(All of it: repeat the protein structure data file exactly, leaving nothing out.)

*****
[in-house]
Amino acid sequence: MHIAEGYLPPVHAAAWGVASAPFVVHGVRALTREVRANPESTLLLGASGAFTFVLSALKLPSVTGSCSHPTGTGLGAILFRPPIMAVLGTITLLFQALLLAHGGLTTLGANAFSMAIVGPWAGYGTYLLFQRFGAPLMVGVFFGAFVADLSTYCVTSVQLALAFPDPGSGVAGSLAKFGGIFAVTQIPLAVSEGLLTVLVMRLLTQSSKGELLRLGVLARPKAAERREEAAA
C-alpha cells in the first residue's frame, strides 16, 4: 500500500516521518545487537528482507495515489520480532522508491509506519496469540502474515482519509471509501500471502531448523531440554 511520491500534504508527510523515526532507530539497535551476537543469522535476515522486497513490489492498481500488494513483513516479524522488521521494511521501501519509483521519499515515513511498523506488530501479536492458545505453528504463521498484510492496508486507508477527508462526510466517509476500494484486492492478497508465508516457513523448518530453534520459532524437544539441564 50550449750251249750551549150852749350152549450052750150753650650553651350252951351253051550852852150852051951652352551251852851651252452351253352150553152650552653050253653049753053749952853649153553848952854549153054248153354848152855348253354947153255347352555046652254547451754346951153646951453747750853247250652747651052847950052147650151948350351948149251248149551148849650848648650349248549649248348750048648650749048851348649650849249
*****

[in-house]
Amino acid sequence: MHIAEGYLPPVHAAAWGVASAPFVVHGVRALTREVRANPESTLLLGASGAFTFVLSALKLPSVTGSCSHPTGTGLGAILFRPPIMAVLGTITLLFQALLLAHGGLTTLGANAFSMAIVGPWAGYGTYLLFQRFGAPLMVGVFFGAFVADLSTYCVTSVQLALAFPDPGSGVAGSLAKFGGIFAVTQIPLAVSEGLLTVLVMRLLTQSSKGELLRLGVLARPKAAERREEAAA
C-alpha cells in the first residue's frame, strides 16, 4: 500500500516521518545487537528482507495515489520480532522508491509506519496469540502474515482519509471509501500471502531448523531440554 511520491500534504508527510523515526532507530539497535551476537543469522535476515522486497513490489492498481500488494513483513516479524522488521521494511521501501519509483521519499515515513511498523506488530501479536492458545505453528504463521498484510492496508486507508477527508462526510466517509476500494484486492492478497508465508516457513523448518530453534520459532524437544539441564 50550449750251249750551549150852749350152549450052750150753650650553651350252951351253051550852852150852051951652352551251852851651252452351253352150553152650552653050253653049753053749952853649153553848952854549153054248153354848152855348253354947153255347352555046652254547451754346951153646951453747750853247250652747651052847950052147650151948350351948149251248149551148849650848648650349248549649248348750048648650749048851348649650849249